Custom colors can be added to the theme1.xml file in Word and Excel using exactly the same syntax. The colors appear in the color picker as expected in Word but are partially ignored in Excel. In Excel, custom colors display for almost all objects on the Insert tab: Text Boxes, Shapes, SmartArt, Charts, WordArt, etc. But if you’re seeking to format worksheet text, cell fills or borders, custom colors do not show. (Thanks to reader Kaz for pointing this out.)
Custom Colors in Columns
By default, the colors appear in 5 rows of 10 colors each. Some designers prefer to display the colors in columns instead of rows. To work around this, add custom colors to form the top row of your columns. Then complete the row of 10 with dummy colors that have a value of FFFFFF and blank as a name:
Another limitation is that if you save a presentation as a Theme (*.thmx) file, custom colors in the presentation don’t get added to the Theme file. You’ll have edit a saved Theme file to add the custom colors to it, then they can be applied to another file. Or you can save the original presentation as a Presentation (*.pptx, *.pptm) or Template (*.potx, *.potm) to preserve the Custom Colors.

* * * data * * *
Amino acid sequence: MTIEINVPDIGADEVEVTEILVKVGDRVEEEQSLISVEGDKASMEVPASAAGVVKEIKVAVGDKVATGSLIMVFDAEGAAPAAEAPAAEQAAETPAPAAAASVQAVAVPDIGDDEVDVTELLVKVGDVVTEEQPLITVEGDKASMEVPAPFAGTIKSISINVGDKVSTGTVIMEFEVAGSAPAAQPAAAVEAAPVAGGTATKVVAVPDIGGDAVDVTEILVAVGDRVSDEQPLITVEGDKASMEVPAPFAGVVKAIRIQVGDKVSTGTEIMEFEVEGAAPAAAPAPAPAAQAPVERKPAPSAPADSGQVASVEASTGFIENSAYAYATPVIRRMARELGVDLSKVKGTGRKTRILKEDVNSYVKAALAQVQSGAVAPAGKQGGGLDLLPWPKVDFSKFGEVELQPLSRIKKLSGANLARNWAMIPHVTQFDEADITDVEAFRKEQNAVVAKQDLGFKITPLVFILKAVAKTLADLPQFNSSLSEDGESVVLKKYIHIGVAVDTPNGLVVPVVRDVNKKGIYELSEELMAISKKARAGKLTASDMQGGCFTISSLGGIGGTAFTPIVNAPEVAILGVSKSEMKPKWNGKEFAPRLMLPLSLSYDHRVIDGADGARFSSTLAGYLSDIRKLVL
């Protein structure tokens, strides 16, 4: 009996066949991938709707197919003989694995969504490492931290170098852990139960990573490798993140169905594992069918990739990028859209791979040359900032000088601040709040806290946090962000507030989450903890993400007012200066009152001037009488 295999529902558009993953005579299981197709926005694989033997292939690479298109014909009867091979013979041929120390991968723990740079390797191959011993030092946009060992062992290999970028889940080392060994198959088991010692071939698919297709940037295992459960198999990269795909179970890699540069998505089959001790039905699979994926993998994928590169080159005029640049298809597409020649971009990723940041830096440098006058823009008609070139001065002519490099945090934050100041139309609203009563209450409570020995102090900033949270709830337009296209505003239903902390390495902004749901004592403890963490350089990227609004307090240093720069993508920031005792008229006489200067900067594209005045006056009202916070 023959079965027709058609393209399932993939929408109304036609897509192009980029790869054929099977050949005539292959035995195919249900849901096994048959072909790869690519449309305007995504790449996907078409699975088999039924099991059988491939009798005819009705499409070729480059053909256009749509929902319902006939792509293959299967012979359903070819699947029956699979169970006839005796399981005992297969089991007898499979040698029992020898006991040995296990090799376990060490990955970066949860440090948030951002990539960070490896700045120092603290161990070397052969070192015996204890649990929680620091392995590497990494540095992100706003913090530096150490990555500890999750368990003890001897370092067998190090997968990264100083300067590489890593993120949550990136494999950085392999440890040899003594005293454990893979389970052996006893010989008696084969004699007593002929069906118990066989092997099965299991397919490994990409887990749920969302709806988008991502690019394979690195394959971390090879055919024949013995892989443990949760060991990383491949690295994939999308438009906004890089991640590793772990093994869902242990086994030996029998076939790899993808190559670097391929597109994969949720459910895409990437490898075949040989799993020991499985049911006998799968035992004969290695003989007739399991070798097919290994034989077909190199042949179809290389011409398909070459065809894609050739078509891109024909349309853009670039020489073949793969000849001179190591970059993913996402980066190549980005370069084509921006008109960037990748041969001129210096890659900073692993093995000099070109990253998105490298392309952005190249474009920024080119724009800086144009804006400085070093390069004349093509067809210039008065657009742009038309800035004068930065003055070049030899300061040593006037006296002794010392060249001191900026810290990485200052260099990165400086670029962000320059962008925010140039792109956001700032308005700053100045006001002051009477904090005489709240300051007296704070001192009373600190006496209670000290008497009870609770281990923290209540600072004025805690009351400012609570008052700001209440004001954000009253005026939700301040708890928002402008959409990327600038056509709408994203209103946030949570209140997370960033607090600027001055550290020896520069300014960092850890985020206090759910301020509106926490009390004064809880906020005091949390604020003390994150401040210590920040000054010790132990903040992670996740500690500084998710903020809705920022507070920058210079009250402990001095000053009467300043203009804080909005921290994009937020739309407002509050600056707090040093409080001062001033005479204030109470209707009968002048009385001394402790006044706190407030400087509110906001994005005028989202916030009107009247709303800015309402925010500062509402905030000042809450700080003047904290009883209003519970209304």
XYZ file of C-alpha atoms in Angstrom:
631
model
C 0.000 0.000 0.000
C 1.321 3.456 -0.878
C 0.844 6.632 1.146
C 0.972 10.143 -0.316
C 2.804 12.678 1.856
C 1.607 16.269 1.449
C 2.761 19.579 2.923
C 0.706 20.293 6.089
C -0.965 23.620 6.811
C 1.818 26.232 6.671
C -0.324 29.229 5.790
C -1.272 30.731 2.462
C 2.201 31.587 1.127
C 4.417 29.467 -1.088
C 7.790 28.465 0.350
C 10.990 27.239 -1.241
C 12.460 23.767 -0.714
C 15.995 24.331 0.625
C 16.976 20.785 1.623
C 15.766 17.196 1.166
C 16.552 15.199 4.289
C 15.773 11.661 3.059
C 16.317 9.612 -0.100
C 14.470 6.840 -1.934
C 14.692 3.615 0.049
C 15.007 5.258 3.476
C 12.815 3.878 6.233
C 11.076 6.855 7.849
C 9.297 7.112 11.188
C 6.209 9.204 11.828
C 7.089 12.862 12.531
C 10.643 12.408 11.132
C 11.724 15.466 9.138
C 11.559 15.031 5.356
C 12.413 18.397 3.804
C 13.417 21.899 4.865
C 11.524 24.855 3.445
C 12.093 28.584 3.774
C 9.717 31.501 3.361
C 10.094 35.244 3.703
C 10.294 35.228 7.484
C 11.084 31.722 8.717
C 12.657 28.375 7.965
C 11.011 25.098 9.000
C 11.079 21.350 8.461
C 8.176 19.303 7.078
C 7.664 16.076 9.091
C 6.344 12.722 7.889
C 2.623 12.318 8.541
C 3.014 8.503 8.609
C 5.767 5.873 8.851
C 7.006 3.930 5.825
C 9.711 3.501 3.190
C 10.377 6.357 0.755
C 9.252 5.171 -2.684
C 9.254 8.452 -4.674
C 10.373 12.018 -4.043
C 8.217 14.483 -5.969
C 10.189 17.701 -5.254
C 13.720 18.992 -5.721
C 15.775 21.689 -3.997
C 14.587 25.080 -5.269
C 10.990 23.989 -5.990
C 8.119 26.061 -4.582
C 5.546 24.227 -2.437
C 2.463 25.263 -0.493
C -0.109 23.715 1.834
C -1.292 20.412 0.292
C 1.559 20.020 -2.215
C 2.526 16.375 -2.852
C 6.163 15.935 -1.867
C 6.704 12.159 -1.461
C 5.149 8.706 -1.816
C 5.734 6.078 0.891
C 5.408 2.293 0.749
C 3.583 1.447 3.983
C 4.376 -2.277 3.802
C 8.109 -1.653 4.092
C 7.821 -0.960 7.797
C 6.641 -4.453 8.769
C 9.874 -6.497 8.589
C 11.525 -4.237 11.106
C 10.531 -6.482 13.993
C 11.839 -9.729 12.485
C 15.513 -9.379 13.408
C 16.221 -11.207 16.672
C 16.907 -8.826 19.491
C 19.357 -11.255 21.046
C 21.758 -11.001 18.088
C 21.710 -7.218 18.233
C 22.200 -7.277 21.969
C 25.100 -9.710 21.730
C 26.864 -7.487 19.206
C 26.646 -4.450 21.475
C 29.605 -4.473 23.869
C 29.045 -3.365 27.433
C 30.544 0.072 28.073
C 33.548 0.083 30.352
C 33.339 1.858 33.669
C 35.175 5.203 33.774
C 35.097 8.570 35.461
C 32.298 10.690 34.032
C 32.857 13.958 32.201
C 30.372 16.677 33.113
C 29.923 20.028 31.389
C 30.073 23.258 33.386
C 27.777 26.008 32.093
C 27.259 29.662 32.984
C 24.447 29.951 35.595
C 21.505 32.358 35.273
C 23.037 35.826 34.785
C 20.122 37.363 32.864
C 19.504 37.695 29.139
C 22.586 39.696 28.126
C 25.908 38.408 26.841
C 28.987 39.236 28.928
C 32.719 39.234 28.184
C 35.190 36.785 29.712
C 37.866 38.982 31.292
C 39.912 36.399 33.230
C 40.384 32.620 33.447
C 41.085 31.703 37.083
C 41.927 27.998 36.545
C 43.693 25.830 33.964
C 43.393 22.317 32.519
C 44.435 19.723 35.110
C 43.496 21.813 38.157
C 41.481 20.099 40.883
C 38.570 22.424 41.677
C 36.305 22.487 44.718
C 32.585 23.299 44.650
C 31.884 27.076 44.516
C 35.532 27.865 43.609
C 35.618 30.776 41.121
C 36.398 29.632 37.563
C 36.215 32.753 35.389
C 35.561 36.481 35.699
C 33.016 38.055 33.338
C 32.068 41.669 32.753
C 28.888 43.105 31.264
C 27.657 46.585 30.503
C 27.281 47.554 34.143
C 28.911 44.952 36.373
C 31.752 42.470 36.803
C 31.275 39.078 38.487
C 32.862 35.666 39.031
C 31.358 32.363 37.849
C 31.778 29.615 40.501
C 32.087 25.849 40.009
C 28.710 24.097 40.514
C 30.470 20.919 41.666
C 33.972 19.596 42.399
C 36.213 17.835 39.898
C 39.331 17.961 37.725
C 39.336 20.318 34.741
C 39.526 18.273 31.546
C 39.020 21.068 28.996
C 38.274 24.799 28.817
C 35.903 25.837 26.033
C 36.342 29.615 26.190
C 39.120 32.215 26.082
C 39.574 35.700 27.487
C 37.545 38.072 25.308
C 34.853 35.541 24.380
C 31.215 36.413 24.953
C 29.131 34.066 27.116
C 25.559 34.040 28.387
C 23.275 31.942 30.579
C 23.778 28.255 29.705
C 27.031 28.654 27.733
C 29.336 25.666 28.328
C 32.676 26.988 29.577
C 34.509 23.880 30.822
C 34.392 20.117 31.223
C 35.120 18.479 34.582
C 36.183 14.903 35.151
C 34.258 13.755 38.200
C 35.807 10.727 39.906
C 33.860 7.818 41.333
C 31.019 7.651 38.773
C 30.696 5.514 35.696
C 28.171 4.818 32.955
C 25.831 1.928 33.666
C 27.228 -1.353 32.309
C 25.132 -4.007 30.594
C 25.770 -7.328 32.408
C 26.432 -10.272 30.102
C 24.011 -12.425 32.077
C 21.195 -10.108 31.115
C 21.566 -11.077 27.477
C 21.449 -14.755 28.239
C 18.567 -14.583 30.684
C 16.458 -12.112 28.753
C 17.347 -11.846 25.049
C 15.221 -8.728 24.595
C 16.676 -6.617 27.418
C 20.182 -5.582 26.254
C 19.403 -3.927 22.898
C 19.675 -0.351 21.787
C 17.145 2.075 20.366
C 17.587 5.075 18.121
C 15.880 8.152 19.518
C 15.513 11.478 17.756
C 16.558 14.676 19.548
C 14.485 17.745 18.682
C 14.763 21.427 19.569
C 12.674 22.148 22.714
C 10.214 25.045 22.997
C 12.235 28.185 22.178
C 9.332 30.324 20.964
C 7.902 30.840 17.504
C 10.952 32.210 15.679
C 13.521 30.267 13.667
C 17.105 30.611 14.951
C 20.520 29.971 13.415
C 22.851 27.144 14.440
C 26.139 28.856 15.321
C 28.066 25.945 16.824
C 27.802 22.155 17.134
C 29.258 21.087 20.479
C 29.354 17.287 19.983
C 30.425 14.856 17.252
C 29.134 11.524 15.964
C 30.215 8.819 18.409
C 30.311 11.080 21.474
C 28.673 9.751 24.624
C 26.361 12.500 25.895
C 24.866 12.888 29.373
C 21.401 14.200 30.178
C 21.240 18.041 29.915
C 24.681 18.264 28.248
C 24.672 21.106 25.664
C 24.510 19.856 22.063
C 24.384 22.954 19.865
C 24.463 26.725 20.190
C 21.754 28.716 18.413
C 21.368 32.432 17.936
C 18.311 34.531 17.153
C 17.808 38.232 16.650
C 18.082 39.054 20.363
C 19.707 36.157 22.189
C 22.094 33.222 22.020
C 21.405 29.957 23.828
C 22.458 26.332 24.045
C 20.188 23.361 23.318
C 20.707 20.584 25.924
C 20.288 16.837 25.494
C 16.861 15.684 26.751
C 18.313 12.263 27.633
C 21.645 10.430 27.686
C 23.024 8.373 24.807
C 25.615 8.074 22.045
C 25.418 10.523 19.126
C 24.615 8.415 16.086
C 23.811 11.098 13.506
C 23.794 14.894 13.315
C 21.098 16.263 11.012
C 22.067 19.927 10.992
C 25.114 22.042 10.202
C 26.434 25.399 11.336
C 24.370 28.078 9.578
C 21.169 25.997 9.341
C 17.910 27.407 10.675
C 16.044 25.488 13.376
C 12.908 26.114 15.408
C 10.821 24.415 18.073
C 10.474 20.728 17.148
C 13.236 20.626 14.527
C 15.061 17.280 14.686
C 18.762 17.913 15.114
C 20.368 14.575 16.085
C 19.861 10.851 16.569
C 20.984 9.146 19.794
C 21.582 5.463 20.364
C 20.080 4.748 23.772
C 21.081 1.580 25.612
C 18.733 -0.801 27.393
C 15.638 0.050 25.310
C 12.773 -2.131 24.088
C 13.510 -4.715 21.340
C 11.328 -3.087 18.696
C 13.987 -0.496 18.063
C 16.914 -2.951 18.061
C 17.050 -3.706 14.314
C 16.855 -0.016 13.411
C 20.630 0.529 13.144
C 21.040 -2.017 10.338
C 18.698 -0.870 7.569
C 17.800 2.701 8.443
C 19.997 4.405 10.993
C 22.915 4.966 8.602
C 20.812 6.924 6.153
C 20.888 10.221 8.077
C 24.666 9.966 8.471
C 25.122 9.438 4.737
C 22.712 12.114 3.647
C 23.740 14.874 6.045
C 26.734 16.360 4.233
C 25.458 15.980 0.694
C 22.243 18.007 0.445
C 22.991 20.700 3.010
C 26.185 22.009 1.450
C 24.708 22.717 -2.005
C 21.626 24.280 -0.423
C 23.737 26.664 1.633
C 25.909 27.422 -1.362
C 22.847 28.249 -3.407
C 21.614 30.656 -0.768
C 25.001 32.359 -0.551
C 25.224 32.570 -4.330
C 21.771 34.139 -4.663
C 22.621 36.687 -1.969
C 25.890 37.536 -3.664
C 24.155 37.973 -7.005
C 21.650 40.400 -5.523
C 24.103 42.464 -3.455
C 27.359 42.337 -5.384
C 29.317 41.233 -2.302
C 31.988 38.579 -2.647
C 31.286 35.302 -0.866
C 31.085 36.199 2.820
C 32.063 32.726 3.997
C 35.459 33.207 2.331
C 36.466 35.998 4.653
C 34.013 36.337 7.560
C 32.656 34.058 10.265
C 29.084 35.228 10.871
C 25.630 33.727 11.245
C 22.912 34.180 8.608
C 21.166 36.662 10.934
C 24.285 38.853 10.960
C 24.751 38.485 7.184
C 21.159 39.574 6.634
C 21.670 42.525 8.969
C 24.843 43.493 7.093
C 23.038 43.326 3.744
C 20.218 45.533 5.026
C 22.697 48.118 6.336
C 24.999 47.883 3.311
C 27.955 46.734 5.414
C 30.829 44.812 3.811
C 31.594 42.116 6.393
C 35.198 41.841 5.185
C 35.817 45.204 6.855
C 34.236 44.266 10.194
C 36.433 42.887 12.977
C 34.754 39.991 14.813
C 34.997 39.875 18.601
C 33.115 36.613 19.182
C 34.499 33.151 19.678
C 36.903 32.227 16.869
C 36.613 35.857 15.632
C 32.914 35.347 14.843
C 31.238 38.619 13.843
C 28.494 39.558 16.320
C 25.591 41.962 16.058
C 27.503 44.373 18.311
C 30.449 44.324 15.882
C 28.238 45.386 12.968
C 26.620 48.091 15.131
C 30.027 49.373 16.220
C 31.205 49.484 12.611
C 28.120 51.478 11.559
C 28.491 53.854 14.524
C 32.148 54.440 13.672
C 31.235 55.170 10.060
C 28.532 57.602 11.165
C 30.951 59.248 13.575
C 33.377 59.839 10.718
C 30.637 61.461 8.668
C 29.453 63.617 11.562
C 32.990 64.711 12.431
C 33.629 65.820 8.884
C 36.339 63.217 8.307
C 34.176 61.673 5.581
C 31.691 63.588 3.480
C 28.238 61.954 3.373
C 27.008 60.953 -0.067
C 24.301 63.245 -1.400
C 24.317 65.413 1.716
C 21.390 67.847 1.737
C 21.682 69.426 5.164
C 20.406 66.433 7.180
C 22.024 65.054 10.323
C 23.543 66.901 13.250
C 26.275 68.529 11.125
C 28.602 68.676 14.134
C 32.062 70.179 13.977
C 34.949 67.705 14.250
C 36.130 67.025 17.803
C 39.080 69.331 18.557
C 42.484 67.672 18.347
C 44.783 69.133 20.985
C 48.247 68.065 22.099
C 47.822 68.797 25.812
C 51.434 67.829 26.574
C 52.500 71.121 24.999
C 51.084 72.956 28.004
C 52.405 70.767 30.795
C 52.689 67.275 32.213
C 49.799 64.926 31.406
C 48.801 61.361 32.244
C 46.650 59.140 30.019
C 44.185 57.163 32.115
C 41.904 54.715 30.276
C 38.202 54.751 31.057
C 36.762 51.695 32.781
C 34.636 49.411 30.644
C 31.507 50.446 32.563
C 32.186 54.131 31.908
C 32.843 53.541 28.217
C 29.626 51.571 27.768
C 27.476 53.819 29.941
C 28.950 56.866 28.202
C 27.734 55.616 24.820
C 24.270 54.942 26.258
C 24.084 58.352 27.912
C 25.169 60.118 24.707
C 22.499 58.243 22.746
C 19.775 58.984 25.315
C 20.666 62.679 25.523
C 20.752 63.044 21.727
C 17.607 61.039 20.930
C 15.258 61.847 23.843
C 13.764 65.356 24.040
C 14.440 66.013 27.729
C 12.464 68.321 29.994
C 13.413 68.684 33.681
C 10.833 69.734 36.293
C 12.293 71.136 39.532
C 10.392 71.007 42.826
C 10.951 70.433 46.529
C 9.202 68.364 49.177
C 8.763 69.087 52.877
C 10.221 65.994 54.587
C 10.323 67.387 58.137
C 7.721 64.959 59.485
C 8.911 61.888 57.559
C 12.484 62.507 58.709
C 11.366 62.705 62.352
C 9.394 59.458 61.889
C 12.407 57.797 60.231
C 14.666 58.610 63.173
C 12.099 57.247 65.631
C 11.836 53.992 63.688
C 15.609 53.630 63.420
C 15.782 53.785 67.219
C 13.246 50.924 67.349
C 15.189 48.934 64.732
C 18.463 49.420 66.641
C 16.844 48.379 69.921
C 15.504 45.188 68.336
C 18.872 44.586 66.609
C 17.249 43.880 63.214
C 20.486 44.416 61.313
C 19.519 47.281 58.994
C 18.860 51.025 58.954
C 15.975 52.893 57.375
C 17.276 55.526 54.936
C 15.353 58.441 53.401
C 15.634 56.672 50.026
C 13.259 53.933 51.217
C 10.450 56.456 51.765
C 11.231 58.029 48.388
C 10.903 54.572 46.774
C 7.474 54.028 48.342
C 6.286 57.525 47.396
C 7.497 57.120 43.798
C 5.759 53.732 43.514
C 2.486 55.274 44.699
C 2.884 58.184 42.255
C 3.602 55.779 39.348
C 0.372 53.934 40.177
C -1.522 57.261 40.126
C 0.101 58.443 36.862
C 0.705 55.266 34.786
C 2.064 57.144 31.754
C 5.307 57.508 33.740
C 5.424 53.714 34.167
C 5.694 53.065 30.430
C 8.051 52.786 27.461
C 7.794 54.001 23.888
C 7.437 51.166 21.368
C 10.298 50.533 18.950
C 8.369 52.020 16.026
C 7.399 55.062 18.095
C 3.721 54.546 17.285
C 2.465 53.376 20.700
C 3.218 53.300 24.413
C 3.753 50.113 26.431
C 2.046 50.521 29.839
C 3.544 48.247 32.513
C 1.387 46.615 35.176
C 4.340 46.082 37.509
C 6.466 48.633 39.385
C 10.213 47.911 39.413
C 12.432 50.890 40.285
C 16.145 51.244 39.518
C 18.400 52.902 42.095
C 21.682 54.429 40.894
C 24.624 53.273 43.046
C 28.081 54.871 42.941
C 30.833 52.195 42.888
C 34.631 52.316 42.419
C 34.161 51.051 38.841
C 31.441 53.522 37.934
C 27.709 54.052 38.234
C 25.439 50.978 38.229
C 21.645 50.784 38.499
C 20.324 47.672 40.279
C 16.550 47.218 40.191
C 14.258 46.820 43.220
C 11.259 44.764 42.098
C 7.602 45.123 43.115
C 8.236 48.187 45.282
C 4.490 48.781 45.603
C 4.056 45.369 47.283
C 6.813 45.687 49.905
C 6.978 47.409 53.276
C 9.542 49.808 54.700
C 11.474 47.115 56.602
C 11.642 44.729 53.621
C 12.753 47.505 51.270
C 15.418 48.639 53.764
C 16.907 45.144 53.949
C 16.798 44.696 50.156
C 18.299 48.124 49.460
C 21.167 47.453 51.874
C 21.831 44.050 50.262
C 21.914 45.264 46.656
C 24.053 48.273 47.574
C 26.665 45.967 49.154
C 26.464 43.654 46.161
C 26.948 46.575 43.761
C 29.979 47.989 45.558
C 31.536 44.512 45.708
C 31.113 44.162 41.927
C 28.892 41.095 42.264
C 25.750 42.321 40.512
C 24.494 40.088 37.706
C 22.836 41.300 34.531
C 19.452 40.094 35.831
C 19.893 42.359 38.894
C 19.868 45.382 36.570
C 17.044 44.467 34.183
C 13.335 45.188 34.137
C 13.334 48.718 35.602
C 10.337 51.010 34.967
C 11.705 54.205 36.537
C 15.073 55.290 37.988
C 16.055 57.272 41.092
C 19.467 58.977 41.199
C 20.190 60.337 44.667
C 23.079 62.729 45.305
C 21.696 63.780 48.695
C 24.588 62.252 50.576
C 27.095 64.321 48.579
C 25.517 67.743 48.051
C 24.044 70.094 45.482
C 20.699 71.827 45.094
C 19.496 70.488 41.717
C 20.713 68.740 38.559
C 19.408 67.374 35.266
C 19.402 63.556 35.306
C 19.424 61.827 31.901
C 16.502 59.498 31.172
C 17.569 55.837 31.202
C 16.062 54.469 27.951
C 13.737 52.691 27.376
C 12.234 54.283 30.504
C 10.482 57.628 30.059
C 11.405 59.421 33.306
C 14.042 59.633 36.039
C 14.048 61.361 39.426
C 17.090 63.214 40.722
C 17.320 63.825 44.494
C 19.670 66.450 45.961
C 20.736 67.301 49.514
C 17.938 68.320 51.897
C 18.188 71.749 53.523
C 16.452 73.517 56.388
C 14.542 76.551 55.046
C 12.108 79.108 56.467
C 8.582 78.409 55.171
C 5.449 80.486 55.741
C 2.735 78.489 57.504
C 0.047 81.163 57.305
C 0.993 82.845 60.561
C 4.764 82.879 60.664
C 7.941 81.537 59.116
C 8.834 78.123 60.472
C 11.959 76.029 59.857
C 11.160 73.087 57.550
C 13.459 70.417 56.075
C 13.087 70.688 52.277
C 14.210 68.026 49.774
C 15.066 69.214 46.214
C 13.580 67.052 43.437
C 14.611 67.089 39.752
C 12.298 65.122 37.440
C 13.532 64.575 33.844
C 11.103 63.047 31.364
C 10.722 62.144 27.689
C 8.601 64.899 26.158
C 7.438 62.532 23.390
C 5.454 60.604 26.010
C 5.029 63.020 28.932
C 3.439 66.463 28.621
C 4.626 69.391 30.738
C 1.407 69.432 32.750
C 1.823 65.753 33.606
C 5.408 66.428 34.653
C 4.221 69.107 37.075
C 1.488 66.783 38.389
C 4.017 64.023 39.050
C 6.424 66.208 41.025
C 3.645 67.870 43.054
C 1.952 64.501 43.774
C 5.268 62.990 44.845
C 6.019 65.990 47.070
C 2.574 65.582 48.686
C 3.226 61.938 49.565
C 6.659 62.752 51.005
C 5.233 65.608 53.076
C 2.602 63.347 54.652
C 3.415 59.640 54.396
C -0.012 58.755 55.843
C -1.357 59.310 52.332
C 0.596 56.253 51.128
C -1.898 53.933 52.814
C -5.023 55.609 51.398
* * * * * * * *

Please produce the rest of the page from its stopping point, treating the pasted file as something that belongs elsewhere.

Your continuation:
By extension, this also means that to add custom colors to Word by applying a PowerPoint Theme file, you must edit the Theme file to add the custom colors. Or course, you can hack the Word document or template to get them. The file name in Word will be the same: theme1.xml, but it is to be found in the word/themes folder instead of ppt/themes. As with PowerPoint, custom colors are added to the very end of the theme.xml part.
If you have added custom colors, then duplicate the slide master, the custom colors will also be duplicated (each slide master has a separate theme file as well). But if your first slide master has custom colors and you simply create a second slide master, the second master will not include the custom colors in it’s theme.
Unlike theme colors, custom colors are not automatically applied to charts. Automatic chart coloring in PowerPoint, Excel and Word is limited to 6 settable colors (see this post for chart coloring details). After that, the host program starts generating automatic variants based on the theme. However, for the detail-oriented among us, manual recoloring of data series with custom colors is very convenient and miles above the previous technique, inputting RGB values from text.
I’ve written a lot about PowerPoint, but custom colors can be used anywhere in Word as well. In Excel, you get partial access. Most objects on the Insert tab can have custom colors applied, like AutoShapes and SmartArt. Custom colors cannot be used for worksheet formatting. Cell and font coloring won’t use use them, they just don’t appear in the color picker for those objects.
We’re here to do this for you, if you prefer! Please contact me at firstname.lastname@example.org. Next time, I’ll tackle formatting custom table formats in XML. This is a complex subject, so it will take at least 2 posts. Stay tuned!